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Homeschooling: It's Not Just a Lifestyle; It's an Adventure! Review by Melanie Reynolds and Melanie Schemanski

Anita Ottinger

Many of us have chosen homeschooling for our children’s education. We desire to be faithful, creative, and responsible. Yet that life (which, in addition to teaching, includes planning, grading, selecting curricula, as well as cooking, cleaning, keeping a home, and so on) can be so full that we might feel that we’re always running to catch up. How can we move from feeling that our list is too full to, instead, seeing our lives as an adventure? How can we organize homekeeping, teaching, and planning to create great homeschooling lives?

Anita Ottinger, wife, mother of four and grandmother of eight, homeschooler, and blogger at, has written just the book to encourage and aid homeschoolers in this journey. Homeschooling: It's Not Just a Lifestyle; It's an Adventure! is the handbook you never knew you needed but have probably subconsciously been wishing for, whether you’re a brand-new homeschooler or a seasoned one. Written as if it were a bountiful letter from one friend to another, Anita covers everything from an overall vision for homeschooling, to what children should be learning in each grade, homemaking, spiritual training…and much more! The book is an 8 ½” x 11” softcover with a large typeface. It is available for purchase at both Amazon (for $24.99) and the author’s website (for $19.99). Amazon offers a Kindle version for $9.99 as well.

Ottinger begins her book with a recounting of the reasons why many Christians might homeschool; to include God completely in their family’s lives, and consequently to provide an excellent education for their children. She talks about her own homeschooling journey, and describes the reasons that she values unschooling. What are some important do’s and don’ts for homeschoolers? Should moms seek employment as they homeschool or not?  And what about socialization; and how does one organize a homeschool? Ottinger shares wisdom from her own family’s experience.

One of the most important questions homeschoolers ask is: What does my child need to learn this year? Ottinger understands this and shares complete lists for kindergarten through sixth grade. She also includes quite marvelous book recommendations, with some that will be familiar and others, fresh and brand-new for parents. For example, here are some of the topics and subjects Ottinger recommends for first grade:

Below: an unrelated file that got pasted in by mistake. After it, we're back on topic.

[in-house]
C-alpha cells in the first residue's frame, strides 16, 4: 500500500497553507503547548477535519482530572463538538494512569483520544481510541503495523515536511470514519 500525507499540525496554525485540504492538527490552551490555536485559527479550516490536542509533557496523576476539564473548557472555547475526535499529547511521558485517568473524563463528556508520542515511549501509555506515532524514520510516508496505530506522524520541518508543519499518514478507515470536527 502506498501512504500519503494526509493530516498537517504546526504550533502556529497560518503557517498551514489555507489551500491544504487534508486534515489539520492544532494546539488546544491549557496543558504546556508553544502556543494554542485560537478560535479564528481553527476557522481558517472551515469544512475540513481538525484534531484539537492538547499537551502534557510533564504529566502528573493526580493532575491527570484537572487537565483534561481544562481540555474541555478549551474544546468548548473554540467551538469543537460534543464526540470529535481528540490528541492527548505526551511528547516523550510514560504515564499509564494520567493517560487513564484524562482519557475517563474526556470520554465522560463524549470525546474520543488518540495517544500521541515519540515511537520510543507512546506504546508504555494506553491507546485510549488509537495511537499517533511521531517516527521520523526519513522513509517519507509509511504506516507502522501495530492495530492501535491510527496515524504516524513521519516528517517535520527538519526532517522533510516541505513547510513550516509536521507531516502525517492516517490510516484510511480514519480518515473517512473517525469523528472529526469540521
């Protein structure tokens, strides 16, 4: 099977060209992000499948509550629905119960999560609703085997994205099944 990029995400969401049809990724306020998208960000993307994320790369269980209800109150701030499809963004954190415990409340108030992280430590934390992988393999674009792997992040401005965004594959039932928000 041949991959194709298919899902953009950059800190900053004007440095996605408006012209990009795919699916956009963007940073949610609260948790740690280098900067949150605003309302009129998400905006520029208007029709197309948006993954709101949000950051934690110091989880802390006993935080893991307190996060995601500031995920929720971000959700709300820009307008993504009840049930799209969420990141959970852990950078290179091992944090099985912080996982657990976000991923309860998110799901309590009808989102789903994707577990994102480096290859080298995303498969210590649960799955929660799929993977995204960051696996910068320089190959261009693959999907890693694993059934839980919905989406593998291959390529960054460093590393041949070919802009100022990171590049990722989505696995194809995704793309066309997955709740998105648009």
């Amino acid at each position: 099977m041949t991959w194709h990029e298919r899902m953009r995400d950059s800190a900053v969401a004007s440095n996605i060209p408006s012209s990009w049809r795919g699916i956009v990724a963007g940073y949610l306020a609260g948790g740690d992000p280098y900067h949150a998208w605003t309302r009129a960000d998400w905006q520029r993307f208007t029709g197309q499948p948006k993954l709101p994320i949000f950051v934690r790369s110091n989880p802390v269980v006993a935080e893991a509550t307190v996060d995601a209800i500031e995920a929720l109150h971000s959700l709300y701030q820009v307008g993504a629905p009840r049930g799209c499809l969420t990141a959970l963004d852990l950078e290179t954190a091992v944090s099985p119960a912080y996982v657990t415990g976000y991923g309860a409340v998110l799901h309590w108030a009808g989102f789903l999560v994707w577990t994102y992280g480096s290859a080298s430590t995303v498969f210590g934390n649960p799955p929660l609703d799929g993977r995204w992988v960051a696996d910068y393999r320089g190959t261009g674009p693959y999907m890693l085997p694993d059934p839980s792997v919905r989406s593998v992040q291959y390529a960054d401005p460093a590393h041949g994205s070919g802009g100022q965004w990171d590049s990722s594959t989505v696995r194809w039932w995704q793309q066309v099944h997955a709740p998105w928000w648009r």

• Science: oceans and seas, and animals and plants in the aquatic world; the major systems of the human body; matter; an introduction to electricity and magnets
  • Social studies: map skills, early cultures like the ancient Romans and Egyptians, comparing cultures
  • Language arts: some beginning reading, spelling, and writing skills
  • Math and technology: use a word processing program, count to 200, addition and subtraction to 20, telling time, and counting coins, and so on
  • Last but not least, wonderful books for both reading and read-alouds

There is a brief yet very helpful section on homeschooling the high school student.  Ottinger’s recommendations include standardized test preparation, coops and group activities, and volunteering, as well as other activities to prepare teens for college and life beyond homeschool. Her book list for these students is incredible, and includes titles on history, current events, classics, study guides, and nonfiction. There are books in this list that I’d not only want to share with my own child, but read myself!

Teacher’s Helpers, the next segment of the book, is subtitled Cheat Sheets. It has an extensive collection of reference pages. There are pages on measurements, important dates in history, systems in the human body, Latin and Greek roots, patriotic songs, and historical eras. There’s also a smattering of basic phrases and words in French, Spanish and German.

Ottinger is a huge proponent of gardening and eating organic food, and the next few sections cover the dangers and prevalence of GMO foods as well as reasons to eat healthily and cook from scratch. She shares some of her family’s favorite recipes. Useful tips on starting and growing a garden are included, and she even tells readers how to effectively raise chickens!